Thomas Byles

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Thomas Roussel Davids Byles (26 February 1870 – 15 April 1912) was an English Catholic priest. He was born in Leeds, Yorkshire.

Byles was a passenger aboard the RMS Titanic on its maiden voyage when it sank after striking an iceberg during the night of 15 April 1912. He was reported as being one of the trapped passengers on the ship's rear deck in its final moments. He refused to leave the ship knowing people were unable to leave on lifeboats.[1]

As the ship was sinking, he assisted many third-class passengers up to the boat deck to the lifeboats. He reputedly twice refused a place on a lifeboat. Toward the end he recited the Rosary and other prayers, heard confessions and gave Absolution to more than a hundred passengers who remained trapped on the stern of the ship after all of the lifeboats had been launched.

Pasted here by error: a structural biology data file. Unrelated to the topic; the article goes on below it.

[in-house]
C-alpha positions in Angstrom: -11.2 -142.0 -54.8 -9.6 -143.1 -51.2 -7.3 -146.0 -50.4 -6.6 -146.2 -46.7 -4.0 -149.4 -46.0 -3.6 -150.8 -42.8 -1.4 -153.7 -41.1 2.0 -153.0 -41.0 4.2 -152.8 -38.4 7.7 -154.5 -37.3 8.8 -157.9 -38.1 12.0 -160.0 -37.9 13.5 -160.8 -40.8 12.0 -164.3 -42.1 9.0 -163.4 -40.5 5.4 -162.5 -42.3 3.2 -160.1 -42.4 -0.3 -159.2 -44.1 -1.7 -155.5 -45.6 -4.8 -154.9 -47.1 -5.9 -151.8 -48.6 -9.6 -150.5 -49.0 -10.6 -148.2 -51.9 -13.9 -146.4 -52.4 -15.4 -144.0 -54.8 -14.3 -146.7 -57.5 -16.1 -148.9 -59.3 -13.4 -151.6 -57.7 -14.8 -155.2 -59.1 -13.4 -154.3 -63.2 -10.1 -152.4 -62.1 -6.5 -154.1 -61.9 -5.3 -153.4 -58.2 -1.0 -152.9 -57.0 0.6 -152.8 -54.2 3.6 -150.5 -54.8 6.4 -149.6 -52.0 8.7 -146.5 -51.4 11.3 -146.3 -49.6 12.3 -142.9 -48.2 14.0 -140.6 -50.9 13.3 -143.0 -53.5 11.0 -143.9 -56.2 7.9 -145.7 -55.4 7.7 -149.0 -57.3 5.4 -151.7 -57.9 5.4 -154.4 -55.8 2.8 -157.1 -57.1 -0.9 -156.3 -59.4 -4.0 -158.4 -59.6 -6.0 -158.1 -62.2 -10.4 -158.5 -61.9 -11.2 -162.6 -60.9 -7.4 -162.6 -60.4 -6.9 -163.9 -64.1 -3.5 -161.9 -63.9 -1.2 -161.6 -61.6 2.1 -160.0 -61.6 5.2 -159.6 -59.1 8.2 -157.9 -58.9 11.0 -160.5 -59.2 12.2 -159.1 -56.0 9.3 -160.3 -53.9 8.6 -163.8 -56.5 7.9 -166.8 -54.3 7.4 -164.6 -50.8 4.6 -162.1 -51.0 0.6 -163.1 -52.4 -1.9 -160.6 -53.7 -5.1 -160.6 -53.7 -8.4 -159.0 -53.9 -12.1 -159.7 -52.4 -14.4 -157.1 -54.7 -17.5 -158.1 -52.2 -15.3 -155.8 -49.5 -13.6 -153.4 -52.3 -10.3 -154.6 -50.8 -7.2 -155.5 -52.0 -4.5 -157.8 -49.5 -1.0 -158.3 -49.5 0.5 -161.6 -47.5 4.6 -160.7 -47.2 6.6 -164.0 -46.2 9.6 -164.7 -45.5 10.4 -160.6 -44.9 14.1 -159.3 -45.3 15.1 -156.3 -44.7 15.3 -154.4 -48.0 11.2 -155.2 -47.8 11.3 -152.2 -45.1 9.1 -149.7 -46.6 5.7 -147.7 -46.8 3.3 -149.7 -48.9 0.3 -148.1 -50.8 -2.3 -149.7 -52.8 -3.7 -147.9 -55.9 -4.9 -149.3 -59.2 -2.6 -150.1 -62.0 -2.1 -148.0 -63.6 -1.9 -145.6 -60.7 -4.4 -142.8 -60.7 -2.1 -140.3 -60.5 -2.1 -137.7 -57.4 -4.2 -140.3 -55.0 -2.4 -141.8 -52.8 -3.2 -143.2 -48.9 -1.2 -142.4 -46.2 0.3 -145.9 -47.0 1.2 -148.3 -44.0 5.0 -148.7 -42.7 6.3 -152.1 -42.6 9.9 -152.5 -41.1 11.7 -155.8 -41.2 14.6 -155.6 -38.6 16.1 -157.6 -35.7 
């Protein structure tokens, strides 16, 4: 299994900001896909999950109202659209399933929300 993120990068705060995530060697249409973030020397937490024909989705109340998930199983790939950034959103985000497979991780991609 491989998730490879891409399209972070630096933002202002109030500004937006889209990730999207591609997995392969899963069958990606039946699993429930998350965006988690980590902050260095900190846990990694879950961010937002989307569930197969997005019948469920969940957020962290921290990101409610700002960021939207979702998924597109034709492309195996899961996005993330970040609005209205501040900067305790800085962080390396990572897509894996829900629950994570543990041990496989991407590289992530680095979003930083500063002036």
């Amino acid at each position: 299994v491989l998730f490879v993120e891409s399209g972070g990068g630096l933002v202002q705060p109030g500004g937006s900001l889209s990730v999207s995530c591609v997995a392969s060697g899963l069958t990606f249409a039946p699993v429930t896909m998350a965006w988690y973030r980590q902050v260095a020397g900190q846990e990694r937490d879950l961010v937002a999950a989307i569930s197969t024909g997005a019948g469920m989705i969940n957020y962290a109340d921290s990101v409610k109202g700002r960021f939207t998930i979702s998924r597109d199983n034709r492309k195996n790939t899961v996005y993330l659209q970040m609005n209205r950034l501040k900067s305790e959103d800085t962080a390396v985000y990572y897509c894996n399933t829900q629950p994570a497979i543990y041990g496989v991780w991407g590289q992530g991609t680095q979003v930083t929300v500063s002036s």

Pope Pius X later described Byles as a "martyr for the Church".[2]

In 2015, the procedure to make Byles a saint began.[3]

References[change | change source]

  1. "Titanic 100: The Essex priest who refused to leave passengers". BBC. 14 April 2012. Retrieved 13 June 2017.
  2. "The priest who prayed the rosary and heard Confessions as the Titanic sank". Catholic Herald. Archived from the original on 4 October 2013. Retrieved 11 May 2014.
  3. "Father Thomas Byles: God's Faithful Servant on the Titanic". National Catholic Register. 15 April 2015. Archived from the original on 18 April 2015. Retrieved 16 April 2015.

Other websites[change | change source]